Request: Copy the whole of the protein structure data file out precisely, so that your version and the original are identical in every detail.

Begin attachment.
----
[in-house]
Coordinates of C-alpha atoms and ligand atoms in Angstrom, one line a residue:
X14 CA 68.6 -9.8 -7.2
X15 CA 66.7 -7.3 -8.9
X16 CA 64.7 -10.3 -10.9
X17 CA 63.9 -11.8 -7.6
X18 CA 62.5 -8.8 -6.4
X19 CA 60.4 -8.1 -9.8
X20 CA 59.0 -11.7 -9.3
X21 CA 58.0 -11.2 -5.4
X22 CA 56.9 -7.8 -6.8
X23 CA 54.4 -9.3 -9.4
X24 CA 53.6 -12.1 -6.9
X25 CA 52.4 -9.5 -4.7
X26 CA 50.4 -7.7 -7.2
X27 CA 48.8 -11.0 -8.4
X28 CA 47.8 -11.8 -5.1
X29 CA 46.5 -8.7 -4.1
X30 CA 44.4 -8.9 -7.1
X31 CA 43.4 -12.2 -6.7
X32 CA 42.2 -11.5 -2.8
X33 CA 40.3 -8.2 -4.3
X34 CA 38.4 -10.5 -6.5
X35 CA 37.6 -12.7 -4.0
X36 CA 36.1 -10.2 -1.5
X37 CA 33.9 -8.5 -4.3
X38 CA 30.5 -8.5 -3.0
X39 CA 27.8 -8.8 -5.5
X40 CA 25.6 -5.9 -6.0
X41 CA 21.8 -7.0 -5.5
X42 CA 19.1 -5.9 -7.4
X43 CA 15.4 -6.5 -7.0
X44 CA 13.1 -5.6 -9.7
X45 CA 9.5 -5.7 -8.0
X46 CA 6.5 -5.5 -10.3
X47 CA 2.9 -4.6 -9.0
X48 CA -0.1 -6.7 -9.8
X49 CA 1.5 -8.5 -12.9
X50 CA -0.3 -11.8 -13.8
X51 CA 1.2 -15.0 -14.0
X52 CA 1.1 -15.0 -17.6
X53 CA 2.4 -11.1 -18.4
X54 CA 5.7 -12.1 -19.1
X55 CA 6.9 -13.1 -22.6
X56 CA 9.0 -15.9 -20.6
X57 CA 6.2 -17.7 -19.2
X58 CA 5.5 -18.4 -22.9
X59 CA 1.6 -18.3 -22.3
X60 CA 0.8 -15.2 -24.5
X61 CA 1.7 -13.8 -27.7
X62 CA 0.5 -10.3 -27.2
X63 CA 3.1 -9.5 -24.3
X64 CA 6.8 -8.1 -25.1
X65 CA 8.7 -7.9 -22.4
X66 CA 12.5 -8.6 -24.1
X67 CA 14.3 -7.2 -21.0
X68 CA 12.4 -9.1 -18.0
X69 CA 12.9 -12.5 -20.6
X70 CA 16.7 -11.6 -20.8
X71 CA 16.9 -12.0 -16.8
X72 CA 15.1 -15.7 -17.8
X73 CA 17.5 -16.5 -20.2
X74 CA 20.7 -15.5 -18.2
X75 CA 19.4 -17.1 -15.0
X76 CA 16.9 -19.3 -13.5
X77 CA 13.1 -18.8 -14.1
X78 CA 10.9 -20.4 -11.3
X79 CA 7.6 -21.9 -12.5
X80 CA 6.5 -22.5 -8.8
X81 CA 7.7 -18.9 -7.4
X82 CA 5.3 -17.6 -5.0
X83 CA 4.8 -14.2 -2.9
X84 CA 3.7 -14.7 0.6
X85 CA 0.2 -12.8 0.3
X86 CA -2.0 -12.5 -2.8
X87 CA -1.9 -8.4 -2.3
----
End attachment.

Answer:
[in-house]
Coordinates of C-alpha atoms and ligand atoms in Angstrom, one line a residue:
X14 CA 68.6 -9.8 -7.2
X15 CA 66.7 -7.3 -8.9
X16 CA 64.7 -10.3 -10.9
X17 CA 63.9 -11.8 -7.6
X18 CA 62.5 -8.8 -6.4
X19 CA 60.4 -8.1 -9.8
X20 CA 59.0 -11.7 -9.3
X21 CA 58.0 -11.2 -5.4
X22 CA 56.9 -7.8 -6.8
X23 CA 54.4 -9.3 -9.4
X24 CA 53.6 -12.1 -6.9
X25 CA 52.4 -9.5 -4.7
X26 CA 50.4 -7.7 -7.2
X27 CA 48.8 -11.0 -8.4
X28 CA 47.8 -11.8 -5.1
X29 CA 46.5 -8.7 -4.1
X30 CA 44.4 -8.9 -7.1
X31 CA 43.4 -12.2 -6.7
X32 CA 42.2 -11.5 -2.8
X33 CA 40.3 -8.2 -4.3
X34 CA 38.4 -10.5 -6.5
X35 CA 37.6 -12.7 -4.0
X36 CA 36.1 -10.2 -1.5
X37 CA 33.9 -8.5 -4.3
X38 CA 30.5 -8.5 -3.0
X39 CA 27.8 -8.8 -5.5
X40 CA 25.6 -5.9 -6.0
X41 CA 21.8 -7.0 -5.5
X42 CA 19.1 -5.9 -7.4
X43 CA 15.4 -6.5 -7.0
X44 CA 13.1 -5.6 -9.7
X45 CA 9.5 -5.7 -8.0
X46 CA 6.5 -5.5 -10.3
X47 CA 2.9 -4.6 -9.0
X48 CA -0.1 -6.7 -9.8
X49 CA 1.5 -8.5 -12.9
X50 CA -0.3 -11.8 -13.8
X51 CA 1.2 -15.0 -14.0
X52 CA 1.1 -15.0 -17.6
X53 CA 2.4 -11.1 -18.4
X54 CA 5.7 -12.1 -19.1
X55 CA 6.9 -13.1 -22.6
X56 CA 9.0 -15.9 -20.6
X57 CA 6.2 -17.7 -19.2
X58 CA 5.5 -18.4 -22.9
X59 CA 1.6 -18.3 -22.3
X60 CA 0.8 -15.2 -24.5
X61 CA 1.7 -13.8 -27.7
X62 CA 0.5 -10.3 -27.2
X63 CA 3.1 -9.5 -24.3
X64 CA 6.8 -8.1 -25.1
X65 CA 8.7 -7.9 -22.4
X66 CA 12.5 -8.6 -24.1
X67 CA 14.3 -7.2 -21.0
X68 CA 12.4 -9.1 -18.0
X69 CA 12.9 -12.5 -20.6
X70 CA 16.7 -11.6 -20.8
X71 CA 16.9 -12.0 -16.8
X72 CA 15.1 -15.7 -17.8
X73 CA 17.5 -16.5 -20.2
X74 CA 20.7 -15.5 -18.2
X75 CA 19.4 -17.1 -15.0
X76 CA 16.9 -19.3 -13.5
X77 CA 13.1 -18.8 -14.1
X78 CA 10.9 -20.4 -11.3
X79 CA 7.6 -21.9 -12.5
X80 CA 6.5 -22.5 -8.8
X81 CA 7.7 -18.9 -7.4
X82 CA 5.3 -17.6 -5.0
X83 CA 4.8 -14.2 -2.9
X84 CA 3.7 -14.7 0.6
X85 CA 0.2 -12.8 0.3
X86 CA -2.0 -12.5 -2.8
X87 CA -1.9 -8.4 -2.3